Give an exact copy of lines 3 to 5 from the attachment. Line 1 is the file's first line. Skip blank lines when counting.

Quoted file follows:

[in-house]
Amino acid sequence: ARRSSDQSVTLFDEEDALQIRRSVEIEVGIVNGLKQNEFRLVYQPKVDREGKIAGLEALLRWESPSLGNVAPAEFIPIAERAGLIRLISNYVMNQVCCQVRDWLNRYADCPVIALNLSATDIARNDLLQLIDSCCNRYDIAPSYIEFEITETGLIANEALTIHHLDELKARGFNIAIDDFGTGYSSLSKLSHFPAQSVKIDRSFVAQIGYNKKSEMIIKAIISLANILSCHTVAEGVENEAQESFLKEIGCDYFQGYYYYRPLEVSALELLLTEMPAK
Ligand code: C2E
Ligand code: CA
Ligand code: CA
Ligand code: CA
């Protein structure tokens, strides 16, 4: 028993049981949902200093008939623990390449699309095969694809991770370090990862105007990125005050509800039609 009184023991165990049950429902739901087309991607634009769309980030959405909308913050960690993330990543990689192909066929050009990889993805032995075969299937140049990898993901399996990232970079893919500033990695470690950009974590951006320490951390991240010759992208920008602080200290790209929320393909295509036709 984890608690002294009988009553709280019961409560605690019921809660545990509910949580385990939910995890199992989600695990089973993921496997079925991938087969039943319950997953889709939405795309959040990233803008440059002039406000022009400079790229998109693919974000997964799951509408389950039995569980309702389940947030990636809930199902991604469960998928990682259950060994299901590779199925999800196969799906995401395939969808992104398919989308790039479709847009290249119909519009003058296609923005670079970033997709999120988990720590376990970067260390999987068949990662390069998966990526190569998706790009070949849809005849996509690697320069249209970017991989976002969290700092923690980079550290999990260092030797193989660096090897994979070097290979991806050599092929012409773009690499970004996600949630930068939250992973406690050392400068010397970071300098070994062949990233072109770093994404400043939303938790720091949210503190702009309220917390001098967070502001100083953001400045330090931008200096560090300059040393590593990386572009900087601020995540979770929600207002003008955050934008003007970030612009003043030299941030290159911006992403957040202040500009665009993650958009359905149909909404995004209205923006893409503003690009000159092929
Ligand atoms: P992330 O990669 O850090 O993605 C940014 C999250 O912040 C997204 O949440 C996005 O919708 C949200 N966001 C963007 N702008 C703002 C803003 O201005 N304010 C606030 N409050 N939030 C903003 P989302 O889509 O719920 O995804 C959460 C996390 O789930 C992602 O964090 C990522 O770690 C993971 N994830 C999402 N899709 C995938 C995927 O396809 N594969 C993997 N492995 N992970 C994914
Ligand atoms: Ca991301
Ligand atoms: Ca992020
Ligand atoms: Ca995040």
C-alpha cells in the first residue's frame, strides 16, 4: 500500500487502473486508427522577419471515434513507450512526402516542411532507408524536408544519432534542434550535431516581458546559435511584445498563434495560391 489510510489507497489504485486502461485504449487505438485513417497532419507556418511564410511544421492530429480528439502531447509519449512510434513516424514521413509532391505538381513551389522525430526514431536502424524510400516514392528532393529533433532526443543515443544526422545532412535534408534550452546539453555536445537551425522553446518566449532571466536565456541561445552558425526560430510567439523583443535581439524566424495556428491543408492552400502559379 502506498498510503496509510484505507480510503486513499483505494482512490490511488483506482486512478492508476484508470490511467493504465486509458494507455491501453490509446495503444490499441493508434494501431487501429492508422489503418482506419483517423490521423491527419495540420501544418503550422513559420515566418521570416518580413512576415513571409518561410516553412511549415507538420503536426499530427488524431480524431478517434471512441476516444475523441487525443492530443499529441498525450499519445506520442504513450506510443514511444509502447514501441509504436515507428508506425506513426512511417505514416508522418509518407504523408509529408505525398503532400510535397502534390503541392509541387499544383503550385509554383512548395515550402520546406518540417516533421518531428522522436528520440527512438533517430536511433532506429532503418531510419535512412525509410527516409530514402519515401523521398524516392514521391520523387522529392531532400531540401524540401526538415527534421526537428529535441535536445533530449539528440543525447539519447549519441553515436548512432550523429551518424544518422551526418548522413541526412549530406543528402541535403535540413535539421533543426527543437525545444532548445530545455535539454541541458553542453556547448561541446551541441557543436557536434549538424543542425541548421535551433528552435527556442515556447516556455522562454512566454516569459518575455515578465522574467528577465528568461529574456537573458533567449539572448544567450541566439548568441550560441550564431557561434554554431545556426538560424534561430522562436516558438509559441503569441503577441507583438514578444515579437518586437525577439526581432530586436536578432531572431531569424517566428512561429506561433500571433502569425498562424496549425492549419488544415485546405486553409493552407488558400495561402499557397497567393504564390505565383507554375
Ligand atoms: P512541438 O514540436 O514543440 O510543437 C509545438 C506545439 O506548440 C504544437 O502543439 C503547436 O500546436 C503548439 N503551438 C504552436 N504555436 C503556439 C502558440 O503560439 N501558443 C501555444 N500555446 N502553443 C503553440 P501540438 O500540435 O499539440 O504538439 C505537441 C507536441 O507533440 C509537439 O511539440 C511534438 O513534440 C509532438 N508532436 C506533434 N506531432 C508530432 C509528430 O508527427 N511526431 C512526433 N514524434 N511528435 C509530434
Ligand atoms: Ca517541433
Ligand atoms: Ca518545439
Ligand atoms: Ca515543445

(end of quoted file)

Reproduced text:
Ligand code: C2E
Ligand code: CA
Ligand code: CA